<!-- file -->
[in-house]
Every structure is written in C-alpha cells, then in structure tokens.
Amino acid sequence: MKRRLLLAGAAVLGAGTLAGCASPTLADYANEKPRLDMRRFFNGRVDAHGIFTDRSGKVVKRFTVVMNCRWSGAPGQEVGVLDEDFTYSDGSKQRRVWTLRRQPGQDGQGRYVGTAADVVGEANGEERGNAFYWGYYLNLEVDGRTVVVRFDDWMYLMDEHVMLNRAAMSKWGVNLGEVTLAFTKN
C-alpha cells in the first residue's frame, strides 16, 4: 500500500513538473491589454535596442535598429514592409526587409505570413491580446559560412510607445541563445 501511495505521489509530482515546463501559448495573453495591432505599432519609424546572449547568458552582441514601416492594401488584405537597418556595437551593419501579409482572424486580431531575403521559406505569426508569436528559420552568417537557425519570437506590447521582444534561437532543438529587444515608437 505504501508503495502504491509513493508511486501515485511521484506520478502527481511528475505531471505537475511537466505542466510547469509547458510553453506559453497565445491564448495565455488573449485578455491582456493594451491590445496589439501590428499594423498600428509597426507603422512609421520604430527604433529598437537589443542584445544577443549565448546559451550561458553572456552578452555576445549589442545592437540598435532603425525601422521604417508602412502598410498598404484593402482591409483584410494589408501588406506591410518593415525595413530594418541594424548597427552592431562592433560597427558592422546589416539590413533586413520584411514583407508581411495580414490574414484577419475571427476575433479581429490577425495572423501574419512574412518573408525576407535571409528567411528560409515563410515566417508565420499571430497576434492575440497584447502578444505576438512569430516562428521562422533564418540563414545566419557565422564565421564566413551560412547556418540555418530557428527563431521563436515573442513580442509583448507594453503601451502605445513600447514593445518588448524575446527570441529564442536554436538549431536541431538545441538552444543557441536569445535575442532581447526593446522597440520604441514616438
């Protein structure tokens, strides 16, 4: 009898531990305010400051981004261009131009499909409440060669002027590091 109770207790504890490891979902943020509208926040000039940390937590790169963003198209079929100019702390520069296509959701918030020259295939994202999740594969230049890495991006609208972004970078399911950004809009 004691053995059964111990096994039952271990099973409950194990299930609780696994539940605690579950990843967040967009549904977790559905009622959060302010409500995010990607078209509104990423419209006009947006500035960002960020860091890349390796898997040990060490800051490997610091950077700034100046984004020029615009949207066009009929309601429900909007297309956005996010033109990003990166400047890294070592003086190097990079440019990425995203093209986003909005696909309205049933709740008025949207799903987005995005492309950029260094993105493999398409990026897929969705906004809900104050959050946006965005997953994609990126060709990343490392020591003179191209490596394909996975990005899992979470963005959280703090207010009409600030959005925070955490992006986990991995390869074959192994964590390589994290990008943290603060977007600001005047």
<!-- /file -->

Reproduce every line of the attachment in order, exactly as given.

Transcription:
[in-house]
Every structure is written in C-alpha cells, then in structure tokens.
Amino acid sequence: MKRRLLLAGAAVLGAGTLAGCASPTLADYANEKPRLDMRRFFNGRVDAHGIFTDRSGKVVKRFTVVMNCRWSGAPGQEVGVLDEDFTYSDGSKQRRVWTLRRQPGQDGQGRYVGTAADVVGEANGEERGNAFYWGYYLNLEVDGRTVVVRFDDWMYLMDEHVMLNRAAMSKWGVNLGEVTLAFTKN
C-alpha cells in the first residue's frame, strides 16, 4: 500500500513538473491589454535596442535598429514592409526587409505570413491580446559560412510607445541563445 501511495505521489509530482515546463501559448495573453495591432505599432519609424546572449547568458552582441514601416492594401488584405537597418556595437551593419501579409482572424486580431531575403521559406505569426508569436528559420552568417537557425519570437506590447521582444534561437532543438529587444515608437 505504501508503495502504491509513493508511486501515485511521484506520478502527481511528475505531471505537475511537466505542466510547469509547458510553453506559453497565445491564448495565455488573449485578455491582456493594451491590445496589439501590428499594423498600428509597426507603422512609421520604430527604433529598437537589443542584445544577443549565448546559451550561458553572456552578452555576445549589442545592437540598435532603425525601422521604417508602412502598410498598404484593402482591409483584410494589408501588406506591410518593415525595413530594418541594424548597427552592431562592433560597427558592422546589416539590413533586413520584411514583407508581411495580414490574414484577419475571427476575433479581429490577425495572423501574419512574412518573408525576407535571409528567411528560409515563410515566417508565420499571430497576434492575440497584447502578444505576438512569430516562428521562422533564418540563414545566419557565422564565421564566413551560412547556418540555418530557428527563431521563436515573442513580442509583448507594453503601451502605445513600447514593445518588448524575446527570441529564442536554436538549431536541431538545441538552444543557441536569445535575442532581447526593446522597440520604441514616438
């Protein structure tokens, strides 16, 4: 009898531990305010400051981004261009131009499909409440060669002027590091 109770207790504890490891979902943020509208926040000039940390937590790169963003198209079929100019702390520069296509959701918030020259295939994202999740594969230049890495991006609208972004970078399911950004809009 004691053995059964111990096994039952271990099973409950194990299930609780696994539940605690579950990843967040967009549904977790559905009622959060302010409500995010990607078209509104990423419209006009947006500035960002960020860091890349390796898997040990060490800051490997610091950077700034100046984004020029615009949207066009009929309601429900909007297309956005996010033109990003990166400047890294070592003086190097990079440019990425995203093209986003909005696909309205049933709740008025949207799903987005995005492309950029260094993105493999398409990026897929969705906004809900104050959050946006965005997953994609990126060709990343490392020591003179191209490596394909996975990005899992979470963005959280703090207010009409600030959005925070955490992006986990991995390869074959192994964590390589994290990008943290603060977007600001005047």